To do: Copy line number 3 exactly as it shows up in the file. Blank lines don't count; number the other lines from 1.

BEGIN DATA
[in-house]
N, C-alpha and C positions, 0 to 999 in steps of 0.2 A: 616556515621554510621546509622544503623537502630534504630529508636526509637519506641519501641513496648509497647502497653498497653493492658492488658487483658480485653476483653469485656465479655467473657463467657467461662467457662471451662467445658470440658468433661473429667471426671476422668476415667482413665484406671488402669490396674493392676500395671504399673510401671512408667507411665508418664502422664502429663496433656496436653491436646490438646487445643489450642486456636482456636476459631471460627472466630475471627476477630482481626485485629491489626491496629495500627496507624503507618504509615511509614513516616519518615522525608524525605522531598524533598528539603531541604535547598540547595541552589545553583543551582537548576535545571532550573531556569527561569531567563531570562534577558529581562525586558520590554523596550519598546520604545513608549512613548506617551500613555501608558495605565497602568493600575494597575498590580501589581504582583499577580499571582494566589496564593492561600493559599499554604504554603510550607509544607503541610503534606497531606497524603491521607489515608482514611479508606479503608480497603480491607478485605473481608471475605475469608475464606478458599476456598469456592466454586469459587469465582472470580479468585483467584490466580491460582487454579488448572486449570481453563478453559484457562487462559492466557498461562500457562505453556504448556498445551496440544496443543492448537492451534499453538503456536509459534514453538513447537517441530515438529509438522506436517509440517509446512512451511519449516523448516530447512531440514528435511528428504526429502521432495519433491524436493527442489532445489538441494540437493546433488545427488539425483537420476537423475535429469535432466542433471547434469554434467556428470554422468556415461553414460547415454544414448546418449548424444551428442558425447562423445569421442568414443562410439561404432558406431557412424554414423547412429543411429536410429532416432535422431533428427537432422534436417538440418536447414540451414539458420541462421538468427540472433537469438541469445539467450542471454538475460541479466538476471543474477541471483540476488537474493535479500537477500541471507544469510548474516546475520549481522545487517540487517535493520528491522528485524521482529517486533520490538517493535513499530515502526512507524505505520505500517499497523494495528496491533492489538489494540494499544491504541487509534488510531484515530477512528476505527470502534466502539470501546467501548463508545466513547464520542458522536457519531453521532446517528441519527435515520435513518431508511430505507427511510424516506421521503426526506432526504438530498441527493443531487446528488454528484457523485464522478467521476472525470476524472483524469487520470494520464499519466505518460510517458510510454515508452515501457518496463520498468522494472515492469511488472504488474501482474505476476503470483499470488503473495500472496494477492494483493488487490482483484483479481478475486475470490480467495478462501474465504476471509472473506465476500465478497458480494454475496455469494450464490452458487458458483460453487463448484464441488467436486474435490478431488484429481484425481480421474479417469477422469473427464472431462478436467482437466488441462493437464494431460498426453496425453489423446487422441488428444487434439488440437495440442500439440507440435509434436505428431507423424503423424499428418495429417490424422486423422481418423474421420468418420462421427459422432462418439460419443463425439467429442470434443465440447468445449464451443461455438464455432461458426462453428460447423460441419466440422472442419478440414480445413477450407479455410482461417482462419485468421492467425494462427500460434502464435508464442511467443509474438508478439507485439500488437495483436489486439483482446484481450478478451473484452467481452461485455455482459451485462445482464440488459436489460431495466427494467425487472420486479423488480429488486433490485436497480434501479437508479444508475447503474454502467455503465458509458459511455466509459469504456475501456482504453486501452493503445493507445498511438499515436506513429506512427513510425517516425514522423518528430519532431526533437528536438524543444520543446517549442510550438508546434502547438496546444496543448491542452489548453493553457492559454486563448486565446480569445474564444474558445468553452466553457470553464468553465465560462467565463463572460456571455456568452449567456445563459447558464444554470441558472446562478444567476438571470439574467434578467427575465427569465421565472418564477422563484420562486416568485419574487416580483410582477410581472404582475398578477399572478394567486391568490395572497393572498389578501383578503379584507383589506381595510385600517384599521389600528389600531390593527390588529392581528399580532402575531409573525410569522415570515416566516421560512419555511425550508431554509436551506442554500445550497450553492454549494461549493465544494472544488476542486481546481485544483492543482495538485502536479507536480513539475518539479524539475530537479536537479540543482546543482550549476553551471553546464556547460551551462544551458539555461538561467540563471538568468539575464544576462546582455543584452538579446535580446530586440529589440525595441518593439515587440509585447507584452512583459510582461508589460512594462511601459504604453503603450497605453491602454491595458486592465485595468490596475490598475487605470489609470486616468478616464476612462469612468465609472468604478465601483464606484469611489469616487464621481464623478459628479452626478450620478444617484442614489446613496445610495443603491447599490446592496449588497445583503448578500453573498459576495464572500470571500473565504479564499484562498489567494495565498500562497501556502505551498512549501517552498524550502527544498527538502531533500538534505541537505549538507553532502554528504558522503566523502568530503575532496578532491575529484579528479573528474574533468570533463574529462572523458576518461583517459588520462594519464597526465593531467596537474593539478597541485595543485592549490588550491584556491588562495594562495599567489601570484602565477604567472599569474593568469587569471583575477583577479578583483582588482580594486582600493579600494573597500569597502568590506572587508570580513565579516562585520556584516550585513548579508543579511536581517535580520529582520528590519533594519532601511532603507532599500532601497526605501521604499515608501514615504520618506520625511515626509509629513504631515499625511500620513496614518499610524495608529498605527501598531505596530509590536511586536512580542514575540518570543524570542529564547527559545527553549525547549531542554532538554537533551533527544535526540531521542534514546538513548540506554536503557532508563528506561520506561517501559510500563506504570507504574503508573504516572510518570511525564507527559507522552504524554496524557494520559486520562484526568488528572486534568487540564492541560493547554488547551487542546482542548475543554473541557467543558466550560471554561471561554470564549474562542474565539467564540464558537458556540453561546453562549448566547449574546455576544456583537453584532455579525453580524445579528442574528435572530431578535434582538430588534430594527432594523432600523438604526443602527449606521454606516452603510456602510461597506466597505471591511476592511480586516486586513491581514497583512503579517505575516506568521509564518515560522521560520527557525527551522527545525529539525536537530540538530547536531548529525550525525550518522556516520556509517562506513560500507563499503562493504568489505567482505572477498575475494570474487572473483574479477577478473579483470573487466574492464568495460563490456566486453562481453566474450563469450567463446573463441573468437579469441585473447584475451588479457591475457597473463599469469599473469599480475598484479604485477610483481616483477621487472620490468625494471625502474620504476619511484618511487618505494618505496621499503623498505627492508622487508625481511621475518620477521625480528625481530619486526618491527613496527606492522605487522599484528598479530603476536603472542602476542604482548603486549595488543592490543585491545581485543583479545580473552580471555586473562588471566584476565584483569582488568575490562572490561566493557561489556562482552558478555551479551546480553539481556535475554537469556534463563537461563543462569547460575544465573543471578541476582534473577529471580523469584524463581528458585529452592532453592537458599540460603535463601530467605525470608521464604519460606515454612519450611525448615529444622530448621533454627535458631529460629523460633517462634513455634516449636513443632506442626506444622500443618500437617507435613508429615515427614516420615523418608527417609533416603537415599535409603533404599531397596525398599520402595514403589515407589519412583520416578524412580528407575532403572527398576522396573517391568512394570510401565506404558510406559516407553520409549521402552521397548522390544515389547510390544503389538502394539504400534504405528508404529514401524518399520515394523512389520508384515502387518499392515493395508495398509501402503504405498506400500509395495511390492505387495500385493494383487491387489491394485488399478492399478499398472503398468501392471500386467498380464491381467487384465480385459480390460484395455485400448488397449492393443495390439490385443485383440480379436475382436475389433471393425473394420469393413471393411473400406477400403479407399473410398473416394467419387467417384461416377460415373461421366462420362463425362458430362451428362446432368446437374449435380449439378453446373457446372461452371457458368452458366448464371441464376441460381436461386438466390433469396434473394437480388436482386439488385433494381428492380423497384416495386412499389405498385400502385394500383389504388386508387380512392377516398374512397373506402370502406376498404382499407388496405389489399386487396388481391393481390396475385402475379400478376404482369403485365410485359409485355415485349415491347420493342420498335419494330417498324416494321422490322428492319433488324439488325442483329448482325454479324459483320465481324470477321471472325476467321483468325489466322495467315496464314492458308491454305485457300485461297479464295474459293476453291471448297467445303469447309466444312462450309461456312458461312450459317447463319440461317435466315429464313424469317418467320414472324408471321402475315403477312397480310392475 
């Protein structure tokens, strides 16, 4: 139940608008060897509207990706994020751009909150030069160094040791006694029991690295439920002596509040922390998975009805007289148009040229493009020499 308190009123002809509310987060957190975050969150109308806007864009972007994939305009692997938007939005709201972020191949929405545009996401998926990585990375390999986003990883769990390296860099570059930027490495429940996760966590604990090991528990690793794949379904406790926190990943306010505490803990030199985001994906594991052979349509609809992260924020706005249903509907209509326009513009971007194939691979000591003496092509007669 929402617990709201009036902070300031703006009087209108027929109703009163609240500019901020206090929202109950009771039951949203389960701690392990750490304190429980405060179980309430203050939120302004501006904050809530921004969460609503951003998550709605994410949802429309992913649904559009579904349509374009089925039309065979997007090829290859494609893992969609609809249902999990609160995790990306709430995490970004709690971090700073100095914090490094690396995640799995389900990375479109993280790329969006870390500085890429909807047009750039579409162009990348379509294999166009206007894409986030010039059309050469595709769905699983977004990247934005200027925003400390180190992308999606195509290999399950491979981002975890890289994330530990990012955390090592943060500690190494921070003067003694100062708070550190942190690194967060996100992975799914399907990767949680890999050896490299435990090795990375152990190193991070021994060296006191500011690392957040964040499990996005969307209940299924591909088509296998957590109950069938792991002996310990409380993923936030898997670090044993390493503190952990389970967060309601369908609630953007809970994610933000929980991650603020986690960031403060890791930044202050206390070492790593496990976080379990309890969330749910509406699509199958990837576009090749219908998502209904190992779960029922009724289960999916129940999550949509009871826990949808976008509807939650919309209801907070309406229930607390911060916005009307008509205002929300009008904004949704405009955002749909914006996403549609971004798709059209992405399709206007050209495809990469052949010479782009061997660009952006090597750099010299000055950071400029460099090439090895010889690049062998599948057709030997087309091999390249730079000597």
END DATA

């Protein structure tokens, strides 16, 4: 139940608008060897509207990706994020751009909150030069160094040791006694029991690295439920002596509040922390998975009805007289148009040229493009020499 308190009123002809509310987060957190975050969150109308806007864009972007994939305009692997938007939005709201972020191949929405545009996401998926990585990375390999986003990883769990390296860099570059930027490495429940996760966590604990090991528990690793794949379904406790926190990943306010505490803990030199985001994906594991052979349509609809992260924020706005249903509907209509326009513009971007194939691979000591003496092509007669 929402617990709201009036902070300031703006009087209108027929109703009163609240500019901020206090929202109950009771039951949203389960701690392990750490304190429980405060179980309430203050939120302004501006904050809530921004969460609503951003998550709605994410949802429309992913649904559009579904349509374009089925039309065979997007090829290859494609893992969609609809249902999990609160995790990306709430995490970004709690971090700073100095914090490094690396995640799995389900990375479109993280790329969006870390500085890429909807047009750039579409162009990348379509294999166009206007894409986030010039059309050469595709769905699983977004990247934005200027925003400390180190992308999606195509290999399950491979981002975890890289994330530990990012955390090592943060500690190494921070003067003694100062708070550190942190690194967060996100992975799914399907990767949680890999050896490299435990090795990375152990190193991070021994060296006191500011690392957040964040499990996005969307209940299924591909088509296998957590109950069938792991002996310990409380993923936030898997670090044993390493503190952990389970967060309601369908609630953007809970994610933000929980991650603020986690960031403060890791930044202050206390070492790593496990976080379990309890969330749910509406699509199958990837576009090749219908998502209904190992779960029922009724289960999916129940999550949509009871826990949808976008509807939650919309209801907070309406229930607390911060916005009307008509205002929300009008904004949704405009955002749909914006996403549609971004798709059209992405399709206007050209495809990469052949010479782009061997660009952006090597750099010299000055950071400029460099090439090895010889690049062998599948057709030997087309091999390249730079000597």